I don’t normally write about sports here, but this goes far beyond sports.
When Andrew Luck decided to retire at the age of 29, after just 7 years in the NFL, it instantly became the biggest story in sports. It was one of the most shocking announcements the sporting world has heard in quite some time. I live in Indianapolis, I am a Colts season ticket holder. I can tell you that on Saturday night, August 24th, when the story broke right in the middle of the Colts third preseason game, I was as shocked as I have been in recent memory. In the week that has passed since that shock, I’ve been following the local and national reaction to Luck’s announcement, and the reactions to the reactions. What I have noticed is this story has offered us a microcosm of one of America’s biggest problems; we are extremely reactionary and sorely lacking in empathy.
As with all things, I want to examine this from multiple perspectives. Let’s first dissect the immediate reaction to the news that happened right there in Lucas Oil Stadium that night. ESPN reporter, Adam Schefter, broke the story that Luck was retiring and that the Colts were planning to have a press conference the next day to reveal the news. Schefter tweeted this out right in the middle of the game. Since no starters were even playing for the Colts that night, the crowd, as preseason crowds normally do, were keeping one eye on the rather boring game and another on their phones. Luck, who had not played or practiced during the preseason due to a nagging and rather mysterious lower leg injury, was sitting on the Colts bench watching the game. No one in the Colts organization expected this story to be broken during this game. When the game ended, some of what was left of the Colts crowd saw Luck walking off the field surrounded by security and photographers. In the heat of that moment, quite a few boos were showered down upon the face of the Colts’ franchise and, frankly, one of the faces of the city of Indianapolis. This was a bad look for Colts fans and the national media was quick to pounce on that aspect of the story and eager to call out the fans in Indianapolis for their ignorance and cruelty. If you’ll indulge me, I’d like to stand up for the Colts fans for just a minute. Please hear me out.
The Colts fans have been asked to be patient a lot over the last decade. When the legendary Peyton Manning was allowed to get away after it looked like his career might be ending due to a neck injury, it caused a lot of bitterness among Colts fans who, understandably, didn’t want to let one of the all-time-greats just walk away. Under Manning, the Colts had experienced tremendous and consistent success, including two Super Bowl appearances and one championship. Manning’s absence meant an almost certain end to that tremendous era for the franchise. The next season was an abysmal failure, except for the fact that finishing with the worst record in the league gave the Colts the top draft pick for the next year. Enter Andrew Luck. A football prodigy, it was obvious from day one that Andrew Luck was a generational talent. The Colts organization was poised for another successful era with an elite quarterback. Under Luck, the Colts were immediately back to the playoffs and seemed to be steadily working their way back to Super Bowl contenders. But all was not rosy. The Colts offensive line, during Luck’s first several years, did not do a good job of protecting him. Even though he was putting up great numbers and getting wins, he was taking more hits than any other quarterback in the league and the injuries began to mount. The following is a list of the injuries Luck sustained in his seven years in the league:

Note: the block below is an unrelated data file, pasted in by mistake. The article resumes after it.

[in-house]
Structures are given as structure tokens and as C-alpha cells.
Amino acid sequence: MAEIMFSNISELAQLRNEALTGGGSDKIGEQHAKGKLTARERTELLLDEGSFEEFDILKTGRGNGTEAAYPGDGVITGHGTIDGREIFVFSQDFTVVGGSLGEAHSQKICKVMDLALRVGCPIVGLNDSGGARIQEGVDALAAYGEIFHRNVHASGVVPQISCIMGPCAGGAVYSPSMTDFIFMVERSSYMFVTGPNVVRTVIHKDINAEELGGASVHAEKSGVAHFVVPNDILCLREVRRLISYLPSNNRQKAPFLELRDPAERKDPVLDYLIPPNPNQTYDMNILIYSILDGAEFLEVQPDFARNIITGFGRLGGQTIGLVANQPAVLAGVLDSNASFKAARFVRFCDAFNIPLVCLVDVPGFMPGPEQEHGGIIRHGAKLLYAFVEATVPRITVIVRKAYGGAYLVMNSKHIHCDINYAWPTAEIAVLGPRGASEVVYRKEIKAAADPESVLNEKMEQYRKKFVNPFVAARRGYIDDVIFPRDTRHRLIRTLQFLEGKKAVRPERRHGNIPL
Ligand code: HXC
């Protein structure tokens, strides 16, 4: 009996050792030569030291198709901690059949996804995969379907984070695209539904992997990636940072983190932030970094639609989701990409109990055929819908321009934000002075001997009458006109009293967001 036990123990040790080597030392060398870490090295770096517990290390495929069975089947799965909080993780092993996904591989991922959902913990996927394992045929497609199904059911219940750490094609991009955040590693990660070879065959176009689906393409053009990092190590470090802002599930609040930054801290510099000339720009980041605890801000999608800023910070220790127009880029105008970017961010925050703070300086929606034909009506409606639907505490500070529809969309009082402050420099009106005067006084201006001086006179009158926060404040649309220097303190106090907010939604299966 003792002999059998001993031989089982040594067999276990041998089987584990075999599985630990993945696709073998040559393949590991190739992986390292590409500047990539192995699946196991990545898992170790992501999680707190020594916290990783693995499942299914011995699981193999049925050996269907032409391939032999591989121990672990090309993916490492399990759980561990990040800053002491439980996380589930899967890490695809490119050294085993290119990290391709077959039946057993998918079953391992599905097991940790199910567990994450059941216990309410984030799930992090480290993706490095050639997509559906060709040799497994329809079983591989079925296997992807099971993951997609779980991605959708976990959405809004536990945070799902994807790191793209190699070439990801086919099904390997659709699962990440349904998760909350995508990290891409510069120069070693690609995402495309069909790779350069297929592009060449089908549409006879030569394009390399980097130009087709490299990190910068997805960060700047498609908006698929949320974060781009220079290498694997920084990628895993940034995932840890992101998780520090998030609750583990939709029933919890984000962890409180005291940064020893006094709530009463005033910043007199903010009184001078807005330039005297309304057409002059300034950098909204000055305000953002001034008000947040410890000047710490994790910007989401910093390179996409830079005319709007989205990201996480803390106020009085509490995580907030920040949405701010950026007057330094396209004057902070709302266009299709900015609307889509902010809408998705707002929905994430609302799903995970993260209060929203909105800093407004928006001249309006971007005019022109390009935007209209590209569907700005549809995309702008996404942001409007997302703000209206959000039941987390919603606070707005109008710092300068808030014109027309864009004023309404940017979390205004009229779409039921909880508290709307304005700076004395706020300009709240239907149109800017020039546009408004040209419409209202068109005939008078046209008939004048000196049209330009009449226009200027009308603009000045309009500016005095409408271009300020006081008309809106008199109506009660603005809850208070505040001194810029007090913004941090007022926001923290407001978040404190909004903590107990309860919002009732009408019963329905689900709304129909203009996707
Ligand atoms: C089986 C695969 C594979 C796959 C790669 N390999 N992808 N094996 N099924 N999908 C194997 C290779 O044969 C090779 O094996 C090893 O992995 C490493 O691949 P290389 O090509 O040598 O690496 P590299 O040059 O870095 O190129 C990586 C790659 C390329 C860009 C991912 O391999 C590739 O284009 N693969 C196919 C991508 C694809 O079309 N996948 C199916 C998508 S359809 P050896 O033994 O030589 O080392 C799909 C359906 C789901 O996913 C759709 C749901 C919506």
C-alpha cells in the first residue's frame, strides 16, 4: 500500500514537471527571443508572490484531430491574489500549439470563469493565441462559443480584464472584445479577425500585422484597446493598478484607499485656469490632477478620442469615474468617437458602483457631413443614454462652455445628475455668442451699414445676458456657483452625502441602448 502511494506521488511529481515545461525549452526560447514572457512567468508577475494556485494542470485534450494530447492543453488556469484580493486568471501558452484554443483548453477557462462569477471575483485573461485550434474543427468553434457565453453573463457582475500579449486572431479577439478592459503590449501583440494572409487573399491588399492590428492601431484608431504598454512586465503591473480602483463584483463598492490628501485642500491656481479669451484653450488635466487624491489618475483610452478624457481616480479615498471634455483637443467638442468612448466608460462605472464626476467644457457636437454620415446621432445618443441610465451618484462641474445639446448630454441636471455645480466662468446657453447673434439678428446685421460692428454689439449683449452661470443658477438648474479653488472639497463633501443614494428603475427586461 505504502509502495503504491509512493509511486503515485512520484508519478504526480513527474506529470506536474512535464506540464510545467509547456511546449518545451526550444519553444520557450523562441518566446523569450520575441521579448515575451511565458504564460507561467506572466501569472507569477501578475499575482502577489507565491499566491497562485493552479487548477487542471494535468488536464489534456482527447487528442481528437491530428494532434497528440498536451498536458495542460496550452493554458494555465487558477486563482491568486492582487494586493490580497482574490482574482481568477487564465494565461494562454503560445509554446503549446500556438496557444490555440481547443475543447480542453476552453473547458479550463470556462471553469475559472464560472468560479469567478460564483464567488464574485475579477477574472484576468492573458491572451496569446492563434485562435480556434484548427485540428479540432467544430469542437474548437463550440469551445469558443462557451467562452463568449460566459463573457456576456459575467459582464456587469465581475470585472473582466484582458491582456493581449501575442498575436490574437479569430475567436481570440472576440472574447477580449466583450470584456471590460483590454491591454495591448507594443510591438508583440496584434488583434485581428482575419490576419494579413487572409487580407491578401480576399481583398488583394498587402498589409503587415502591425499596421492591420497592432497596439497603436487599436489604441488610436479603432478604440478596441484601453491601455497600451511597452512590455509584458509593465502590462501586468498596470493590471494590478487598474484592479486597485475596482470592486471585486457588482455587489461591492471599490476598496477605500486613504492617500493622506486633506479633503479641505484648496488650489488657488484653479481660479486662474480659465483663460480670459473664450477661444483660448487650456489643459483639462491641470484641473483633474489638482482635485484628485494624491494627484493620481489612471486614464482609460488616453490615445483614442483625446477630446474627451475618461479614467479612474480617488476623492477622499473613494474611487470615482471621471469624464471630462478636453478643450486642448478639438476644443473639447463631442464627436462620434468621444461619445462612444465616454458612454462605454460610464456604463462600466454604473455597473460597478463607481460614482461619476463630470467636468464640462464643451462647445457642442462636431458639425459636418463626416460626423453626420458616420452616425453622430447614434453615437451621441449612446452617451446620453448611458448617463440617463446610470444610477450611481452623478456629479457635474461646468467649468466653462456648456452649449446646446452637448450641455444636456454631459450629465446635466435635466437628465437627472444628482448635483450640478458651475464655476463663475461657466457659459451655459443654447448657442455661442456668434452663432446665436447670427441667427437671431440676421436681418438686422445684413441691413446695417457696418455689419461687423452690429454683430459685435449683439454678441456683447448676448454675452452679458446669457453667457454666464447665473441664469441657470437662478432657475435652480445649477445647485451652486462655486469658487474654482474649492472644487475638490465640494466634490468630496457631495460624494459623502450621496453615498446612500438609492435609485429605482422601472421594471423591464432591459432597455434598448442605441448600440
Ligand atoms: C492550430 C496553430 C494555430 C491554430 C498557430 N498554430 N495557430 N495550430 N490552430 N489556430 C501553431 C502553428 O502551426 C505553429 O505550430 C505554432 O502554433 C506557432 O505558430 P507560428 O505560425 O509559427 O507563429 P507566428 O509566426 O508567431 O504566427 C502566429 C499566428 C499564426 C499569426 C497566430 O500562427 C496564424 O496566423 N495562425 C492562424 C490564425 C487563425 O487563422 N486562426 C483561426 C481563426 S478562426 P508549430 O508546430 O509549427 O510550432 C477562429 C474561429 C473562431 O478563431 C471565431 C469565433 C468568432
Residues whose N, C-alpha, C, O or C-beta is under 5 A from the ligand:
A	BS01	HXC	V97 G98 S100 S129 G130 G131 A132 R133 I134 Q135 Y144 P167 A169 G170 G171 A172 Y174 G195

- torn cartilage in two ribs
- partially torn abdomen
- a lacerated kidney
- at least one concussion
- a torn labrum in his throwing shoulder (this injury took more than a full year to heal and it was mentally and emotionally taxing for Luck, who had real doubts he’d ever be able to throw a football again)
- And finally, the rather mysterious lower leg injury that ultimately led Luck to make his decision to walk away from the game while he still could